A skull of an African Painted Dog and a Shepherd’s Beaked Whale as well as other small whales, turtles, small mammals and a bird were among the specimens exhumed.
WA Museum head of Terrestrial Zoology Mark Harvey said after excavation, the bones would be dusted off and scrubbed in warm soapy water to remove excess dirt and grit.
‘For the larger marine mammals, the bones contain a high amount of oil; these are soaked in acetone to leech out the imbedded oil,’ Dr Harvey said.
‘To make bones bright white they are briefly soaked in a diluted bleach solution.’
Dr Harvey said after burial, it could take two or three years for medium-sized specimens to be cleaned by the burial method.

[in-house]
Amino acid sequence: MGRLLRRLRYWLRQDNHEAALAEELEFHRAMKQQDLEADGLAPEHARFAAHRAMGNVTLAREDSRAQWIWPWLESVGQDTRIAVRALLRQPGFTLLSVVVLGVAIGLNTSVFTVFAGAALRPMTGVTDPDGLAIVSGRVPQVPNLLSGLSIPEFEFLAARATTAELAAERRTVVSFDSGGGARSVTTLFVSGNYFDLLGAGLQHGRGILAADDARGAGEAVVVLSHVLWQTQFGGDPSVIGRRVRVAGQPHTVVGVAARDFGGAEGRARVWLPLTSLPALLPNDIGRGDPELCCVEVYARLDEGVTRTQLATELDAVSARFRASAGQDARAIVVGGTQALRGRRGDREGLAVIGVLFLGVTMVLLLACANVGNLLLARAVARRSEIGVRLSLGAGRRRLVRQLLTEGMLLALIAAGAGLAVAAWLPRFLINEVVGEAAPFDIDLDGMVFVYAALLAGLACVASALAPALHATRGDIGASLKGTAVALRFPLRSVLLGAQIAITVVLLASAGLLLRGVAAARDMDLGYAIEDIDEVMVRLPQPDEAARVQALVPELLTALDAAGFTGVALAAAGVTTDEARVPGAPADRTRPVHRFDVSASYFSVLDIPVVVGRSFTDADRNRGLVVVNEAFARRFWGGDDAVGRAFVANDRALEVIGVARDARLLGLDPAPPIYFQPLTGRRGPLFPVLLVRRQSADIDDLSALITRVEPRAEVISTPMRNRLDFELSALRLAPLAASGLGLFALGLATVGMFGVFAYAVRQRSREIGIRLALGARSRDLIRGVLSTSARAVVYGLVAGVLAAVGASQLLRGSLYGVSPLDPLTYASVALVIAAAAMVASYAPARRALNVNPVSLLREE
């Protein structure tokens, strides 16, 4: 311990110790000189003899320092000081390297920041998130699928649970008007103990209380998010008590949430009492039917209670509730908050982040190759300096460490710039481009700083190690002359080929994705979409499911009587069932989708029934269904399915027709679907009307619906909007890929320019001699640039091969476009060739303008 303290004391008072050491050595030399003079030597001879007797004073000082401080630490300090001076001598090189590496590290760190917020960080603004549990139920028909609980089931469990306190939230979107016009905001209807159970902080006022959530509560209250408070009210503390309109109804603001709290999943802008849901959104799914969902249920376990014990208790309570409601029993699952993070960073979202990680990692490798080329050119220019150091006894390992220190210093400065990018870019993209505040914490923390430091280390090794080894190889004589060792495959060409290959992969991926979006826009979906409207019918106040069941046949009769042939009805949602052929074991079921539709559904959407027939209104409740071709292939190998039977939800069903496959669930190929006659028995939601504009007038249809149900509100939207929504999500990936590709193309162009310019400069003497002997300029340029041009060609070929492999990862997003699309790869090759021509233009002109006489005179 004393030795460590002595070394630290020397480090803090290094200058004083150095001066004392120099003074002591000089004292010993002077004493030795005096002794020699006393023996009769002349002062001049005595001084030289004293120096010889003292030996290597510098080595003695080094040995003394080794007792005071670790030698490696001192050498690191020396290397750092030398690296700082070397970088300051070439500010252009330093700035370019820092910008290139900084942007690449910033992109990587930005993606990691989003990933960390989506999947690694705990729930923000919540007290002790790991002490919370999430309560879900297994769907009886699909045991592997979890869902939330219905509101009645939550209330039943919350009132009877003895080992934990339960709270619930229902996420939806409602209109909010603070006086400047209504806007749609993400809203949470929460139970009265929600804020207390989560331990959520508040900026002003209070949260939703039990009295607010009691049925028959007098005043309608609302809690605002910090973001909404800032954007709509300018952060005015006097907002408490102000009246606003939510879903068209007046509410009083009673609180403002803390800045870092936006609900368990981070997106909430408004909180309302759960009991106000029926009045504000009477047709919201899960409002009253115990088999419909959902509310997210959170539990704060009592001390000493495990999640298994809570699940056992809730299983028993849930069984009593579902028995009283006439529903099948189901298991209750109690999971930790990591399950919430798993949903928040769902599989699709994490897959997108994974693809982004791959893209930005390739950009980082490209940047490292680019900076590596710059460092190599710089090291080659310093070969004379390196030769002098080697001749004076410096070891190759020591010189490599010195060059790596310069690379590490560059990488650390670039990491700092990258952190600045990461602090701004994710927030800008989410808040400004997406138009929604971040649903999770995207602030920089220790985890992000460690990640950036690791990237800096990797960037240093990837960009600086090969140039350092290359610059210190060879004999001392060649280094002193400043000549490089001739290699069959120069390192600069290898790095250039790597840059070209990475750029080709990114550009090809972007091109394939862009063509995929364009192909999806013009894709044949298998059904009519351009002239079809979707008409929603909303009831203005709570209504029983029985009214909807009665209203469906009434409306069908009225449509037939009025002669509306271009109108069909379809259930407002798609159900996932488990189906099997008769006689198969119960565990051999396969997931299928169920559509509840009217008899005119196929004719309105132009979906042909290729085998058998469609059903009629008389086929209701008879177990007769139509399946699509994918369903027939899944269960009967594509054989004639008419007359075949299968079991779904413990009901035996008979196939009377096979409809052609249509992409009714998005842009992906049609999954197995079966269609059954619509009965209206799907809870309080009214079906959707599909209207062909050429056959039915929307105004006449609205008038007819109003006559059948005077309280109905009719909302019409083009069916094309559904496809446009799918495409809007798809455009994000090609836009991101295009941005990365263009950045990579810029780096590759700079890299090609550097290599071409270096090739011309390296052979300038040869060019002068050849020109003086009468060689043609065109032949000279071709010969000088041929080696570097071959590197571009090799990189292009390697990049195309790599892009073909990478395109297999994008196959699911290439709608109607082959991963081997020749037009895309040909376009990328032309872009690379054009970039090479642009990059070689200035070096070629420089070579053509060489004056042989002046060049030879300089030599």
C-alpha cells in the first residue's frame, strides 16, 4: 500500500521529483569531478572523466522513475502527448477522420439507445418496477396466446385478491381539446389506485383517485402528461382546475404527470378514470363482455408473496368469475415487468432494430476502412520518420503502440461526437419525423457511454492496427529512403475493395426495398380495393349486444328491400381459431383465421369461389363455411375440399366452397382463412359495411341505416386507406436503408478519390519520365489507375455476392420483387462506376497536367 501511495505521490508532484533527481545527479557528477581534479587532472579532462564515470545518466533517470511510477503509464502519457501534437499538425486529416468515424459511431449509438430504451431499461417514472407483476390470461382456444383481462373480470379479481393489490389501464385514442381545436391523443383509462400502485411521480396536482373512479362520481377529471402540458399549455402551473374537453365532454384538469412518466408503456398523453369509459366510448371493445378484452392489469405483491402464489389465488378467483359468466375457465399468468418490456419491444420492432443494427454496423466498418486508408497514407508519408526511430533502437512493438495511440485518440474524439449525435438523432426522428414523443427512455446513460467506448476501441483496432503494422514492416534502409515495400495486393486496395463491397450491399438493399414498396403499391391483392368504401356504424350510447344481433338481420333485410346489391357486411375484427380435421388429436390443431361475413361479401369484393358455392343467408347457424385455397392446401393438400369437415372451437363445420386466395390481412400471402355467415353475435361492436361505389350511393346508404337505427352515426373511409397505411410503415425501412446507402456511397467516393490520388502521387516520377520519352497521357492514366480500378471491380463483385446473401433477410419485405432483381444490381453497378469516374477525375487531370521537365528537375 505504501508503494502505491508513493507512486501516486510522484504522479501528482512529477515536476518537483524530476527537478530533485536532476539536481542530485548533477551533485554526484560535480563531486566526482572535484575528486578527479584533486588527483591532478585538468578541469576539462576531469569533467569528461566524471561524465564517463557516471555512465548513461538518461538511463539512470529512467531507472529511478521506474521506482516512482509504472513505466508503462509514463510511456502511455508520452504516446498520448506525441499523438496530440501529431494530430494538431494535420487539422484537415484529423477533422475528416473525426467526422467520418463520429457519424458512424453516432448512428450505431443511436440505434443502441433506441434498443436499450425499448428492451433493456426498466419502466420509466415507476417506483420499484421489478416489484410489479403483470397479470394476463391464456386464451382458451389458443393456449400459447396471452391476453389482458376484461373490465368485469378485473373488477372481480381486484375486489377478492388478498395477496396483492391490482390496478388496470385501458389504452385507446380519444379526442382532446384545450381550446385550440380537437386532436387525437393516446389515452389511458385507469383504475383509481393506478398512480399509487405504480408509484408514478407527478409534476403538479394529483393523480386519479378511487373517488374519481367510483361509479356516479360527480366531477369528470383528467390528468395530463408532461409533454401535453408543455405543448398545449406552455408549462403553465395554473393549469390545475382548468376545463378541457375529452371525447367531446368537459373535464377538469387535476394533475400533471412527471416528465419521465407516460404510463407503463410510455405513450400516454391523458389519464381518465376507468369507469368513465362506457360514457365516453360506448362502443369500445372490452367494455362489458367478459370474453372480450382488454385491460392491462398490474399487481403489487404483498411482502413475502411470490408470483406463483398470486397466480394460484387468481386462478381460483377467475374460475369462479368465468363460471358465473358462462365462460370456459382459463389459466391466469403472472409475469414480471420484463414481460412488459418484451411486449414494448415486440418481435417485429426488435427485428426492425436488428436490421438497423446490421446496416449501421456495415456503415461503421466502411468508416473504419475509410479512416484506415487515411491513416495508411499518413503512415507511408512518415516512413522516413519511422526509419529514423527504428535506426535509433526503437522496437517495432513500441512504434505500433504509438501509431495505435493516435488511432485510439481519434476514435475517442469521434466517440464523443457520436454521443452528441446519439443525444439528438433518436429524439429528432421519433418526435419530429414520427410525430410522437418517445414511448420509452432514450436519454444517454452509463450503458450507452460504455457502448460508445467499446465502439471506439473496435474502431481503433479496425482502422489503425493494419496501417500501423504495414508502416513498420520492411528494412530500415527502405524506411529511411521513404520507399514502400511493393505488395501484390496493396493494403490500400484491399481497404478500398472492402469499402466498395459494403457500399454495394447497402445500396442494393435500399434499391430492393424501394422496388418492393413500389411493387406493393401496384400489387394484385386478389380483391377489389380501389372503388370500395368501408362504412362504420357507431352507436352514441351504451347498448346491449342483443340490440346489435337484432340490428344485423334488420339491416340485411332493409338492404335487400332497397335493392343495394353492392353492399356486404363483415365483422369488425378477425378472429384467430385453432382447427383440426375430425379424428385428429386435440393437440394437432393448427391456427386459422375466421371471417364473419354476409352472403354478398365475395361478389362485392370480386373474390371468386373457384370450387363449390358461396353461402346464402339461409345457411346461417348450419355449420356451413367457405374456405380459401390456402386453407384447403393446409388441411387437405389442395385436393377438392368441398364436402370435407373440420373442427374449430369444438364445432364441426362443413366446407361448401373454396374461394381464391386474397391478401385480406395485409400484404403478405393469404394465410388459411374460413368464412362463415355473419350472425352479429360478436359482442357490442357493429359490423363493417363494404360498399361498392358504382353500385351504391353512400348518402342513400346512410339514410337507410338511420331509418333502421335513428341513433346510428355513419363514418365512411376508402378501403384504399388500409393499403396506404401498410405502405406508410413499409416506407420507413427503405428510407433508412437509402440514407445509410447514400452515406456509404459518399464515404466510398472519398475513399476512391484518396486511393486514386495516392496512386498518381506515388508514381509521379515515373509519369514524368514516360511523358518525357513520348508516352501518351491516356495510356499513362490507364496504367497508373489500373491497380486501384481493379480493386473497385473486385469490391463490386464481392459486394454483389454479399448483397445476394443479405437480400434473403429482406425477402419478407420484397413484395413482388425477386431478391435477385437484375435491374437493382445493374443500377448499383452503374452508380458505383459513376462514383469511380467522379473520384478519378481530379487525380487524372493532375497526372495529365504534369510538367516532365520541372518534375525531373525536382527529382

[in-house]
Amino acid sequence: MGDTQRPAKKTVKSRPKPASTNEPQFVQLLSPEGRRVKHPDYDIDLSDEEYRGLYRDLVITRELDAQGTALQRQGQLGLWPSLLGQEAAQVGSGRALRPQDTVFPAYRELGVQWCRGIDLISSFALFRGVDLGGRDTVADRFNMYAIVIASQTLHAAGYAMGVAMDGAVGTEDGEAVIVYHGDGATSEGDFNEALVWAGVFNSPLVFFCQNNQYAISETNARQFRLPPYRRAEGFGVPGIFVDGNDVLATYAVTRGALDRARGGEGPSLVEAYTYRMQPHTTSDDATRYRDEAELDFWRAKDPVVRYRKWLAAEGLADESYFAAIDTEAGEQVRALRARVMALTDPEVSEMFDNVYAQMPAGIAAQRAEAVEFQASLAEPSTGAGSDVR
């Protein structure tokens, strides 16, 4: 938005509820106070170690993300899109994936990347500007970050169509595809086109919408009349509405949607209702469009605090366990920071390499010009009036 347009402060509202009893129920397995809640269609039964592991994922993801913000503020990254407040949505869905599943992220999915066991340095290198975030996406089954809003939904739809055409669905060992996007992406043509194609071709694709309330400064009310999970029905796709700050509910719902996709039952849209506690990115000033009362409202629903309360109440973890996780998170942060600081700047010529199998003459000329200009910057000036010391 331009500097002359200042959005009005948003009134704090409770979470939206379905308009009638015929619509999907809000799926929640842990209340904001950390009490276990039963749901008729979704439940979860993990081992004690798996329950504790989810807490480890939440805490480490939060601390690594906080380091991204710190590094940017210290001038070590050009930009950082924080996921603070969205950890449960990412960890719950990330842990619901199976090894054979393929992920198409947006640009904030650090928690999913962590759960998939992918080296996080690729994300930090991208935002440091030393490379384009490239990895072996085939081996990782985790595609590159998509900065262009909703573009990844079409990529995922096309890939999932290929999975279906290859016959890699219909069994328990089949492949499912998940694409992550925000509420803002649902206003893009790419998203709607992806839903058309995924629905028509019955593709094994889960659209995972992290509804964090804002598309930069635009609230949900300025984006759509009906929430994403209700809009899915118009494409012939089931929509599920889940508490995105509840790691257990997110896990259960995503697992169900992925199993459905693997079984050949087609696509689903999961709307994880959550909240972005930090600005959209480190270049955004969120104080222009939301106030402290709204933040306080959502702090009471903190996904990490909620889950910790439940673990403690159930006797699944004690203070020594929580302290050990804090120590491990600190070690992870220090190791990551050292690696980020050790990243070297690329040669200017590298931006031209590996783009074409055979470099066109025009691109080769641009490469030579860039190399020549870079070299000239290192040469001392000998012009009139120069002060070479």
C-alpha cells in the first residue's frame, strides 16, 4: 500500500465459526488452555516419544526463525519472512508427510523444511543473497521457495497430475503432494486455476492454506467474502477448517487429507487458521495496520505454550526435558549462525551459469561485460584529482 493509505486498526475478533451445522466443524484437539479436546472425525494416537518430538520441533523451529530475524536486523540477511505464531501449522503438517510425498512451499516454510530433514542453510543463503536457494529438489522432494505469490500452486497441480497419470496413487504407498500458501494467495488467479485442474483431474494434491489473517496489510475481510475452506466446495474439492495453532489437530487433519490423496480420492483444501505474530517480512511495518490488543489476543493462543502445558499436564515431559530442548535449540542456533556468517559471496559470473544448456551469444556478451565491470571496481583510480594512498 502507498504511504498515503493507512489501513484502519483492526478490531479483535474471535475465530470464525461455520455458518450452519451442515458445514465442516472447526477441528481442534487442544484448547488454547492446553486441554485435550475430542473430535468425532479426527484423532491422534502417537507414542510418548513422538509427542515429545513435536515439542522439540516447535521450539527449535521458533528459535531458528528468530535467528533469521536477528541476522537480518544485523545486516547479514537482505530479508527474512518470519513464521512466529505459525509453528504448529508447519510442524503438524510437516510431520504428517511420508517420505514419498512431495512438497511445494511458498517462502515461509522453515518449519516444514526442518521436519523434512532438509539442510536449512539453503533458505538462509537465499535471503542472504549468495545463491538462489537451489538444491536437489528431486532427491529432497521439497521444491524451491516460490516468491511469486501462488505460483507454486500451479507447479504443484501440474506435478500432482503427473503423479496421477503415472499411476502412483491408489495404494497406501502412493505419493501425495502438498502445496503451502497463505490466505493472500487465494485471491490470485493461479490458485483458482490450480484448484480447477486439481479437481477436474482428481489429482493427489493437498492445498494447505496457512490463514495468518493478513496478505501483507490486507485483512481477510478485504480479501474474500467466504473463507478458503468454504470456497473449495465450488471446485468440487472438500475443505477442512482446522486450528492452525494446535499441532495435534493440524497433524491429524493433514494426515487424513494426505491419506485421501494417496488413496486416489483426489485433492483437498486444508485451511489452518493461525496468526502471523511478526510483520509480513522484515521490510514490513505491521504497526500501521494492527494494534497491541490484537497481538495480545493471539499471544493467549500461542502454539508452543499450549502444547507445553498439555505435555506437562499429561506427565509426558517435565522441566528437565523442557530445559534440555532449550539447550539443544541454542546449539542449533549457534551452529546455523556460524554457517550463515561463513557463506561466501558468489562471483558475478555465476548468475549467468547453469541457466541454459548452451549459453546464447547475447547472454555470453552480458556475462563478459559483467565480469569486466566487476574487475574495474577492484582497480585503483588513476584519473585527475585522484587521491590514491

‘Specimens are buried to allow invertebrates naturally occurring in the soil to clean the bones for us,’ he said.
‘Smaller specimens can be cleaned up using dermestid beetles but the larger ones would take a very long time and it is a cleaner process, and less smelly for us to bury them.’
Dr Harvey said once the exhumed specimens were prepared, some of them would go into the Centre’s reference collection to be used for research.
‘Researchers from across the world visit the WA Museum to measure bones and discover more about animal evolution,’ he said.
‘We also plan to use some of the specimens uncovered today as future displays in the New Museum from 2020.’